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Low taxes are nothing to brag about

April 12, 2019

2-minute read

The Scott Moe government boasts that Saskatchewan’s a low-tax province. It shouldn’t. Taxes serve important objectives, and our leaders need to understand that. On March 20, the Saskatchewan government tabled its 2019-20 provincial budget, projecting a balanced budget for the upcoming year. In many ways that’s quite remarkable, with Saskatchewan’s economy heavily dependent on the price of oil. But budgets are about choices, and a modest tax increase could have accomplished much. In her budget speech, Finance Minister Donna Harpauer noted: “Our province has among the lowest personal and business taxes in the country, and there are no tax increases and no new taxes in this budget.” What she didn’t note is that taxes serve multiple aims and are an important aspect of shared prosperity. First, taxes can help finance important social spending, such as poverty in First Nations’ communities, affordable housing and child care. The province’s on-reserve rate of child poverty is nearly 70 per cent, second highest in the country after Manitoba. Further, more than 50,000 households in the province are in core housing need, meaning they’re forced to either pay more than 30 per cent of their income on shelter, live in housing requiring major repairs or live in housing with too few bedrooms. That’s more than 13 per cent of all Saskatchewan households — for Indigenous peoples, the rate is nearly double. In Regina, it costs about $845 per month for family to keep an infant child in child care. In Saskatoon, it costs about $900 per month. These high fees prevent many households from keeping their children in high-quality child care, which in turn keeps some parents out of the labour force. Second, taxes share the wealth, making a province more equitable. Increasing personal income tax rates can be especially effective at reducing income inequality. Yet, Saskatchewan’s top marginal tax rate is the lowest among all Canadian provinces, meaning its personal income taxes are the least effective in Canada at redistributing income. Third, taxes can discourage undesirable behaviour, such as excessive consumption of energy, alcohol consumption and cigarette smoking. France tripled cigarette prices by raising taxes every year between 1990 and 2005. During this time, cigarette consumption in that country was cut in half. Finally, taxes can reduce public debt. Saskatchewan’s public debt-to-GDP ratio currently sits at 25.8 per cent and is expected to hit 27.6 per cent by 2023. And where do Saskatchewan taxes as a whole currently stand in comparison with other provinces? A recent report found Saskatchewan to have Canada’s lowest tax rate as a percentage of GDP, at just 27.1 per cent. Meanwhile, Quebec’s stood at 37.3 per cent. And therein lies thick irony: Premier Moe attributes Quebec’s more generous social programs to equalization, rather than to higher tax rates. This should all make us all pause for thought. Do we want to pay low taxes if it means more poverty in First Nations’ communities, more homelessness and insufficient child care? For most residents of Saskatchewan, I think the answer is no. Politicians have a responsibility to facilitate a democratic dialogue that presents an honest set of choices. And that includes an honest conversation about taxes.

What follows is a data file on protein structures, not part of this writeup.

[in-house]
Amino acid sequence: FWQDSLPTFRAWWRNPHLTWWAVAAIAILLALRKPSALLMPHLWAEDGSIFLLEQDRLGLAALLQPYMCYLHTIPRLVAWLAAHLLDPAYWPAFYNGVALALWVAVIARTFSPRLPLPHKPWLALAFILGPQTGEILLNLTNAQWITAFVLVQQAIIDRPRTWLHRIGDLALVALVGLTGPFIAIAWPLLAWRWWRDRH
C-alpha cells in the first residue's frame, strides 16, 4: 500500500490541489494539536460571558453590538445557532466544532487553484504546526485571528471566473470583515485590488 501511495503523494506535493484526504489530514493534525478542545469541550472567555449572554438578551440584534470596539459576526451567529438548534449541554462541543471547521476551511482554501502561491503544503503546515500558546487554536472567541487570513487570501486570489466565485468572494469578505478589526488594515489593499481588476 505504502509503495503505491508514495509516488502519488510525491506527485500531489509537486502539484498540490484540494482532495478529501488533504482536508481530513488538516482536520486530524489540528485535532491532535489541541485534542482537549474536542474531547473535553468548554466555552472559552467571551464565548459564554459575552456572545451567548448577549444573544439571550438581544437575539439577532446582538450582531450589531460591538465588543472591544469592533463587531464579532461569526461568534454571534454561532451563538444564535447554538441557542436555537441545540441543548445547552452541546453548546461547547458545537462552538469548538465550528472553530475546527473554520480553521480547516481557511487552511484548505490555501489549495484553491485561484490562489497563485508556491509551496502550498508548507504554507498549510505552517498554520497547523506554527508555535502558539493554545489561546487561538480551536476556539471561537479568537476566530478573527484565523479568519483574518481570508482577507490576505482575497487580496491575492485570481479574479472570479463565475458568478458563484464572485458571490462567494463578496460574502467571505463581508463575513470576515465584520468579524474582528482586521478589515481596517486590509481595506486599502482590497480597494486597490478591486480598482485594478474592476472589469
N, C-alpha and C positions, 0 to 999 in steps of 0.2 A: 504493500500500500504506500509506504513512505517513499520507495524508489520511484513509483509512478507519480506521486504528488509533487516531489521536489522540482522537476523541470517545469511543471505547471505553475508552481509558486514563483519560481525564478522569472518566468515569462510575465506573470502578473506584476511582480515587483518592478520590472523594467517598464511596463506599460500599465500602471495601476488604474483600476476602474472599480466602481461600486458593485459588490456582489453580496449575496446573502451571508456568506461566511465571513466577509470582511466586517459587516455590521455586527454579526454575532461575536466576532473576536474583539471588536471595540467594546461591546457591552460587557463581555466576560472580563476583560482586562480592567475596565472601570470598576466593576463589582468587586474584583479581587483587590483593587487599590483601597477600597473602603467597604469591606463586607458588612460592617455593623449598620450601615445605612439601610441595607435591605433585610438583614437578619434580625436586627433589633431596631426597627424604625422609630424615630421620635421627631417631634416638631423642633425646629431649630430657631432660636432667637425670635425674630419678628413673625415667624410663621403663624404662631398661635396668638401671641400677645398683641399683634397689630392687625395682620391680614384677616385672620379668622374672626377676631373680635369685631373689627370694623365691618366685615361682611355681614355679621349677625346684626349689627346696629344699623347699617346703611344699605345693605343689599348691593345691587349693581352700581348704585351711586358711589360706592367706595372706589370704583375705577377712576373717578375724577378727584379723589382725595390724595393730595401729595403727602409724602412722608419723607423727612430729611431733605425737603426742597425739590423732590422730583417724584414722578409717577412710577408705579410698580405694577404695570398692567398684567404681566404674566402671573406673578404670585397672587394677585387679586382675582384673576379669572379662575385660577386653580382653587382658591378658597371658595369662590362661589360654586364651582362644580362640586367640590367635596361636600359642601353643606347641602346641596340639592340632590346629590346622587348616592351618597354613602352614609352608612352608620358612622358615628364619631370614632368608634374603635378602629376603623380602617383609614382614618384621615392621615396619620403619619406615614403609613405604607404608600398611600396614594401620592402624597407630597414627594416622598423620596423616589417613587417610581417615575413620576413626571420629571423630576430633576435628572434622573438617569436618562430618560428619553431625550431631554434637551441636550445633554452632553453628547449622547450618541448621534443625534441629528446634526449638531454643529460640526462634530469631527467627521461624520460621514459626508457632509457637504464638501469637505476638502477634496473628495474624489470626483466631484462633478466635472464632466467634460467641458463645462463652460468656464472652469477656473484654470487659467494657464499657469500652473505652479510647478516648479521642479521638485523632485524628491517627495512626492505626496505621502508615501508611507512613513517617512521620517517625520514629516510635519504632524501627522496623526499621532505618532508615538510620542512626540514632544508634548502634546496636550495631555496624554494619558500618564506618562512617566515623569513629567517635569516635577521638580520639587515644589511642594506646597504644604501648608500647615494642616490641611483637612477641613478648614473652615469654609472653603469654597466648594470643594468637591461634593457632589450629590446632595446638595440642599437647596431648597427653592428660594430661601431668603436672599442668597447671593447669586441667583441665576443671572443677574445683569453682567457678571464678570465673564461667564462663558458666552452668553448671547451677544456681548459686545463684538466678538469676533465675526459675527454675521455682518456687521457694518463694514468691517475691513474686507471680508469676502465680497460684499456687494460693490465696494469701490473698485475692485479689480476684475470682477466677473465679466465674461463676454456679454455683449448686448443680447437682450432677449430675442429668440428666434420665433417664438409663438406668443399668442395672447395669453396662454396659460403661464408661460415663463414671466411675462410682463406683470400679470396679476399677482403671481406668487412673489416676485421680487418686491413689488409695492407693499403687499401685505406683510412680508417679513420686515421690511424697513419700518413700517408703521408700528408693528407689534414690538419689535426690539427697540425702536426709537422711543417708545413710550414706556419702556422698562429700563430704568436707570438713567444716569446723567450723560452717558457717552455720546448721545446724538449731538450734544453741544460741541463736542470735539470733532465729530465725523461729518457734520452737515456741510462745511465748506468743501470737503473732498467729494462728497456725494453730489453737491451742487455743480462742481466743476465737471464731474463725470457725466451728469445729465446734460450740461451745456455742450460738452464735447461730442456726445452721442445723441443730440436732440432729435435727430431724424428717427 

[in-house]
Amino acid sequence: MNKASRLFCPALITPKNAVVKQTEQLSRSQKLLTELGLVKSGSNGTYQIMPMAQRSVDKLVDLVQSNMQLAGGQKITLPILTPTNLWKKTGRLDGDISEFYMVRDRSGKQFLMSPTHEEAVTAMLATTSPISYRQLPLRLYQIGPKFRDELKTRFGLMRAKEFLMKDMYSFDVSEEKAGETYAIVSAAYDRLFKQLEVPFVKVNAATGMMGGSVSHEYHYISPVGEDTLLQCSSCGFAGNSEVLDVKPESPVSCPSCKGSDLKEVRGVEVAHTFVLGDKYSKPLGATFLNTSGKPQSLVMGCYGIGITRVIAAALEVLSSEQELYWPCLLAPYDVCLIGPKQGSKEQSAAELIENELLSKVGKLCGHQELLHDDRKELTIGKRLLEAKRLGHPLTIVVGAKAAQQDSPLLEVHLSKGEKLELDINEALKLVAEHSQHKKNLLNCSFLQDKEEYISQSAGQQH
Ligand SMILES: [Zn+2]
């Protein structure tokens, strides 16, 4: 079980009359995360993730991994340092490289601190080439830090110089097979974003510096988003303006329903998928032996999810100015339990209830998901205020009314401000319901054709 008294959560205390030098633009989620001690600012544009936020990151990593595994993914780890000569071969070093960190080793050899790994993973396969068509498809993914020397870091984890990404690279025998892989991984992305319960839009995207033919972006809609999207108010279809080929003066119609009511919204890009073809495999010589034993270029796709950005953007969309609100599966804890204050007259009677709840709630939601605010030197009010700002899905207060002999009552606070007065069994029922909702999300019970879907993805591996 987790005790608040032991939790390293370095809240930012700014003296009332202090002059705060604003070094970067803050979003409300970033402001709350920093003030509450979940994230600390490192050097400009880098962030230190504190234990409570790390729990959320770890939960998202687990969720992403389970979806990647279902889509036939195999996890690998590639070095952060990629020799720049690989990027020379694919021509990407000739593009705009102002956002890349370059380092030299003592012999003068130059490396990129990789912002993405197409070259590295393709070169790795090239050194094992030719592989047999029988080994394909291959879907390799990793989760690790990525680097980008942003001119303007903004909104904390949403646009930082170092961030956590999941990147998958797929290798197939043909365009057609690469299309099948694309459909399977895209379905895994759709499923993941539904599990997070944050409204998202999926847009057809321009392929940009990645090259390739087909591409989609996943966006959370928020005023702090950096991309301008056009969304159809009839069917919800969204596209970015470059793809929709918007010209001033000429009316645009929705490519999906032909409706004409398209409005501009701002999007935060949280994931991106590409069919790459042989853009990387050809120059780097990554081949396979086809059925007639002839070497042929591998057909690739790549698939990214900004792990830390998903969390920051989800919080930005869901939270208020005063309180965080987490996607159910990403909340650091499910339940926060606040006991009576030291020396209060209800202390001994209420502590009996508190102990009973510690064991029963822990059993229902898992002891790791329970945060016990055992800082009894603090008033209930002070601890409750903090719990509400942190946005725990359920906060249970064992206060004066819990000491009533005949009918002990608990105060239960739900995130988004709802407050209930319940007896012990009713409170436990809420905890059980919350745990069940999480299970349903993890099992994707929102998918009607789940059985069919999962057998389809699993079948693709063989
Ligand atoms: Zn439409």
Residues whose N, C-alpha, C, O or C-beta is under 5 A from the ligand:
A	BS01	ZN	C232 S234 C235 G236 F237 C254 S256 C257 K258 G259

Nick Falvo is a Calgary-based research consultant, a research associate at the Carleton University Centre for Community Innovation, and a CCPA research associate. This column first appeared in the Regina Leader-Post on April 11.

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